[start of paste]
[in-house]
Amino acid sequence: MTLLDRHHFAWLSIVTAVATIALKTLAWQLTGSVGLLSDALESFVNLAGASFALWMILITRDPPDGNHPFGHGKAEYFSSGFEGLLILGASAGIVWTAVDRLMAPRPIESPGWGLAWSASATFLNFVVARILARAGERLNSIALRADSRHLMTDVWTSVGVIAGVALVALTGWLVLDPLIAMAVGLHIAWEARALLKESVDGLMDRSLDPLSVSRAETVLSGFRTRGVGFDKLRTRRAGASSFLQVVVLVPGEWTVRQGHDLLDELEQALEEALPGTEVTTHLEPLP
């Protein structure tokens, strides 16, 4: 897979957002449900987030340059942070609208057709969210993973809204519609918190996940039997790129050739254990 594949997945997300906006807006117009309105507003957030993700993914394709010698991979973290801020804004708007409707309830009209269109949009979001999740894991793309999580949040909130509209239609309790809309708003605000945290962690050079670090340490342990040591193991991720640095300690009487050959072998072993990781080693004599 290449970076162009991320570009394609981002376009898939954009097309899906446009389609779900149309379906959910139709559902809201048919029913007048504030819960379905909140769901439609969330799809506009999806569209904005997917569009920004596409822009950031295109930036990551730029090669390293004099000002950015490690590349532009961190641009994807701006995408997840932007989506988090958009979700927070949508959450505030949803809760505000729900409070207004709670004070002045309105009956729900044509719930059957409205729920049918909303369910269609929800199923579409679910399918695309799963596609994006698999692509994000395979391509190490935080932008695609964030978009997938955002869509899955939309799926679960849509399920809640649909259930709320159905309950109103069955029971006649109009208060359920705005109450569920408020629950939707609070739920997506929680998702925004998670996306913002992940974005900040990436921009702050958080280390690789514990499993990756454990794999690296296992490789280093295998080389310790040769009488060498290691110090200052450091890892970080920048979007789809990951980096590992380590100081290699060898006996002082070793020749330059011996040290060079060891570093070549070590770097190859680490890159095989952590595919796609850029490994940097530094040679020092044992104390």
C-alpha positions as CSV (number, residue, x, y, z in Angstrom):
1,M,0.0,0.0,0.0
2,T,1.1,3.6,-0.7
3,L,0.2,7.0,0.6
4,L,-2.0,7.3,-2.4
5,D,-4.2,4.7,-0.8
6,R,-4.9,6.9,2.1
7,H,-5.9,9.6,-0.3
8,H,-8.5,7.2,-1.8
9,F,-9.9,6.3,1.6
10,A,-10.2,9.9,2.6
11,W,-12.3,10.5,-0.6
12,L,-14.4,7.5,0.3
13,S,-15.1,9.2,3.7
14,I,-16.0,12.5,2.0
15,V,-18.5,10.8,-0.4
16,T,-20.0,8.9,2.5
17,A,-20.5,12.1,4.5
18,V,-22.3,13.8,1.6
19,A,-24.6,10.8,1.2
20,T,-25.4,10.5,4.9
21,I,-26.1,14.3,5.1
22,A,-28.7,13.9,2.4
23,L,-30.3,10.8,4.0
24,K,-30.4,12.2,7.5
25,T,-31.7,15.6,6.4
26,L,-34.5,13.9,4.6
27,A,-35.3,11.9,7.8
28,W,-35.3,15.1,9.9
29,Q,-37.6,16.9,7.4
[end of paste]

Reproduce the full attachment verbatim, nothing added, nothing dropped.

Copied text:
[in-house]
Amino acid sequence: MTLLDRHHFAWLSIVTAVATIALKTLAWQLTGSVGLLSDALESFVNLAGASFALWMILITRDPPDGNHPFGHGKAEYFSSGFEGLLILGASAGIVWTAVDRLMAPRPIESPGWGLAWSASATFLNFVVARILARAGERLNSIALRADSRHLMTDVWTSVGVIAGVALVALTGWLVLDPLIAMAVGLHIAWEARALLKESVDGLMDRSLDPLSVSRAETVLSGFRTRGVGFDKLRTRRAGASSFLQVVVLVPGEWTVRQGHDLLDELEQALEEALPGTEVTTHLEPLP
């Protein structure tokens, strides 16, 4: 897979957002449900987030340059942070609208057709969210993973809204519609918190996940039997790129050739254990 594949997945997300906006807006117009309105507003957030993700993914394709010698991979973290801020804004708007409707309830009209269109949009979001999740894991793309999580949040909130509209239609309790809309708003605000945290962690050079670090340490342990040591193991991720640095300690009487050959072998072993990781080693004599 290449970076162009991320570009394609981002376009898939954009097309899906446009389609779900149309379906959910139709559902809201048919029913007048504030819960379905909140769901439609969330799809506009999806569209904005997917569009920004596409822009950031295109930036990551730029090669390293004099000002950015490690590349532009961190641009994807701006995408997840932007989506988090958009979700927070949508959450505030949803809760505000729900409070207004709670004070002045309105009956729900044509719930059957409205729920049918909303369910269609929800199923579409679910399918695309799963596609994006698999692509994000395979391509190490935080932008695609964030978009997938955002869509899955939309799926679960849509399920809640649909259930709320159905309950109103069955029971006649109009208060359920705005109450569920408020629950939707609070739920997506929680998702925004998670996306913002992940974005900040990436921009702050958080280390690789514990499993990756454990794999690296296992490789280093295998080389310790040769009488060498290691110090200052450091890892970080920048979007789809990951980096590992380590100081290699060898006996002082070793020749330059011996040290060079060891570093070549070590770097190859680490890159095989952590595919796609850029490994940097530094040679020092044992104390």
C-alpha positions as CSV (number, residue, x, y, z in Angstrom):
1,M,0.0,0.0,0.0
2,T,1.1,3.6,-0.7
3,L,0.2,7.0,0.6
4,L,-2.0,7.3,-2.4
5,D,-4.2,4.7,-0.8
6,R,-4.9,6.9,2.1
7,H,-5.9,9.6,-0.3
8,H,-8.5,7.2,-1.8
9,F,-9.9,6.3,1.6
10,A,-10.2,9.9,2.6
11,W,-12.3,10.5,-0.6
12,L,-14.4,7.5,0.3
13,S,-15.1,9.2,3.7
14,I,-16.0,12.5,2.0
15,V,-18.5,10.8,-0.4
16,T,-20.0,8.9,2.5
17,A,-20.5,12.1,4.5
18,V,-22.3,13.8,1.6
19,A,-24.6,10.8,1.2
20,T,-25.4,10.5,4.9
21,I,-26.1,14.3,5.1
22,A,-28.7,13.9,2.4
23,L,-30.3,10.8,4.0
24,K,-30.4,12.2,7.5
25,T,-31.7,15.6,6.4
26,L,-34.5,13.9,4.6
27,A,-35.3,11.9,7.8
28,W,-35.3,15.1,9.9
29,Q,-37.6,16.9,7.4